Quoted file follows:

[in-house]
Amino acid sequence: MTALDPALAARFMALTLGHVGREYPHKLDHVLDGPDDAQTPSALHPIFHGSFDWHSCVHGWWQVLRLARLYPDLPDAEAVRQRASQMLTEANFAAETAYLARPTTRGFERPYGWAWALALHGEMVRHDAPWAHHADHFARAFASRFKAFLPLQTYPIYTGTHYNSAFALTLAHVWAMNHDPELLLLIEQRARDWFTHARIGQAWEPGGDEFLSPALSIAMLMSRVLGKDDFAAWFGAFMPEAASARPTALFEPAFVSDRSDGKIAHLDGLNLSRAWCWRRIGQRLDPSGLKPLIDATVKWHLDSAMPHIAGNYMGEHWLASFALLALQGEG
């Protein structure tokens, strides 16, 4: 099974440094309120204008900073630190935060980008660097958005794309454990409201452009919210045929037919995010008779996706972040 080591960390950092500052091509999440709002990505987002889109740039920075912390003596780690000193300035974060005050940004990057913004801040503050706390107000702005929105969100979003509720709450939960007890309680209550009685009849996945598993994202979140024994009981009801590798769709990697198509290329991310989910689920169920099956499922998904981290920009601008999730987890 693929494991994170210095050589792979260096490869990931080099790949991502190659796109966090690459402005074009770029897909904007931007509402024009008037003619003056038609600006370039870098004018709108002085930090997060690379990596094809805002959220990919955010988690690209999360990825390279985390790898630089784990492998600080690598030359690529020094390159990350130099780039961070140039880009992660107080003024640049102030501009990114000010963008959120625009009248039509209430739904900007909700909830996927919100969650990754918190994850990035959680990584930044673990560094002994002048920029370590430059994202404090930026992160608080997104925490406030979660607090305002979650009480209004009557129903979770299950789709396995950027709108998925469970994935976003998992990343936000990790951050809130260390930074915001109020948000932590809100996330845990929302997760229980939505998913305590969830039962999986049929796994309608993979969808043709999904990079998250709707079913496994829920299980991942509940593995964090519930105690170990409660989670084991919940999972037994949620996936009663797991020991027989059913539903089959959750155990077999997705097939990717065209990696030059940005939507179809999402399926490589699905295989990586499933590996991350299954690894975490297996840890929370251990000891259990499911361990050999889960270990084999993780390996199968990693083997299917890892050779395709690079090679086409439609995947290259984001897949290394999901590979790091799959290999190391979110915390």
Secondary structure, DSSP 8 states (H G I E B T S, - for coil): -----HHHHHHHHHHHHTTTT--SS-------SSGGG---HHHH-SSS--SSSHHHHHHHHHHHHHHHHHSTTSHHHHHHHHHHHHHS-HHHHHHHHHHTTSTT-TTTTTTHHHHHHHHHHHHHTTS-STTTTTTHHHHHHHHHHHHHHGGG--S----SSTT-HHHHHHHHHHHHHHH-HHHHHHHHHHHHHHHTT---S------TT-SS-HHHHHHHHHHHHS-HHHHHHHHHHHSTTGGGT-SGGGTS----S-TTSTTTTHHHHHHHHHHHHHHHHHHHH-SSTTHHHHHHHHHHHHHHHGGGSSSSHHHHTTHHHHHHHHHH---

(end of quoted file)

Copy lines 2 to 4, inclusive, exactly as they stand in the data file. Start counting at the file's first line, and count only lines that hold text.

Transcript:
Amino acid sequence: MTALDPALAARFMALTLGHVGREYPHKLDHVLDGPDDAQTPSALHPIFHGSFDWHSCVHGWWQVLRLARLYPDLPDAEAVRQRASQMLTEANFAAETAYLARPTTRGFERPYGWAWALALHGEMVRHDAPWAHHADHFARAFASRFKAFLPLQTYPIYTGTHYNSAFALTLAHVWAMNHDPELLLLIEQRARDWFTHARIGQAWEPGGDEFLSPALSIAMLMSRVLGKDDFAAWFGAFMPEAASARPTALFEPAFVSDRSDGKIAHLDGLNLSRAWCWRRIGQRLDPSGLKPLIDATVKWHLDSAMPHIAGNYMGEHWLASFALLALQGEG
């Protein structure tokens, strides 16, 4: 099974440094309120204008900073630190935060980008660097958005794309454990409201452009919210045929037919995010008779996706972040 080591960390950092500052091509999440709002990505987002889109740039920075912390003596780690000193300035974060005050940004990057913004801040503050706390107000702005929105969100979003509720709450939960007890309680209550009685009849996945598993994202979140024994009981009801590798769709990697198509290329991310989910689920169920099956499922998904981290920009601008999730987890 693929494991994170210095050589792979260096490869990931080099790949991502190659796109966090690459402005074009770029897909904007931007509402024009008037003619003056038609600006370039870098004018709108002085930090997060690379990596094809805002959220990919955010988690690209999360990825390279985390790898630089784990492998600080690598030359690529020094390159990350130099780039961070140039880009992660107080003024640049102030501009990114000010963008959120625009009248039509209430739904900007909700909830996927919100969650990754918190994850990035959680990584930044673990560094002994002048920029370590430059994202404090930026992160608080997104925490406030979660607090305002979650009480209004009557129903979770299950789709396995950027709108998925469970994935976003998992990343936000990790951050809130260390930074915001109020948000932590809100996330845990929302997760229980939505998913305590969830039962999986049929796994309608993979969808043709999904990079998250709707079913496994829920299980991942509940593995964090519930105690170990409660989670084991919940999972037994949620996936009663797991020991027989059913539903089959959750155990077999997705097939990717065209990696030059940005939507179809999402399926490589699905295989990586499933590996991350299954690894975490297996840890929370251990000891259990499911361990050999889960270990084999993780390996199968990693083997299917890892050779395709690079090679086409439609995947290259984001897949290394999901590979790091799959290999190391979110915390």
Secondary structure, DSSP 8 states (H G I E B T S, - for coil): -----HHHHHHHHHHHHTTTT--SS-------SSGGG---HHHH-SSS--SSSHHHHHHHHHHHHHHHHHSTTSHHHHHHHHHHHHHS-HHHHHHHHHHTTSTT-TTTTTTHHHHHHHHHHHHHTTS-STTTTTTHHHHHHHHHHHHHHGGG--S----SSTT-HHHHHHHHHHHHHHH-HHHHHHHHHHHHHHHTT---S------TT-SS-HHHHHHHHHHHHS-HHHHHHHHHHHSTTGGGT-SGGGTS----S-TTSTTTTHHHHHHHHHHHHHHHHHHHH-SSTTHHHHHHHHHHHHHHHGGGSSSSHHHHTTHHHHHHHHHH---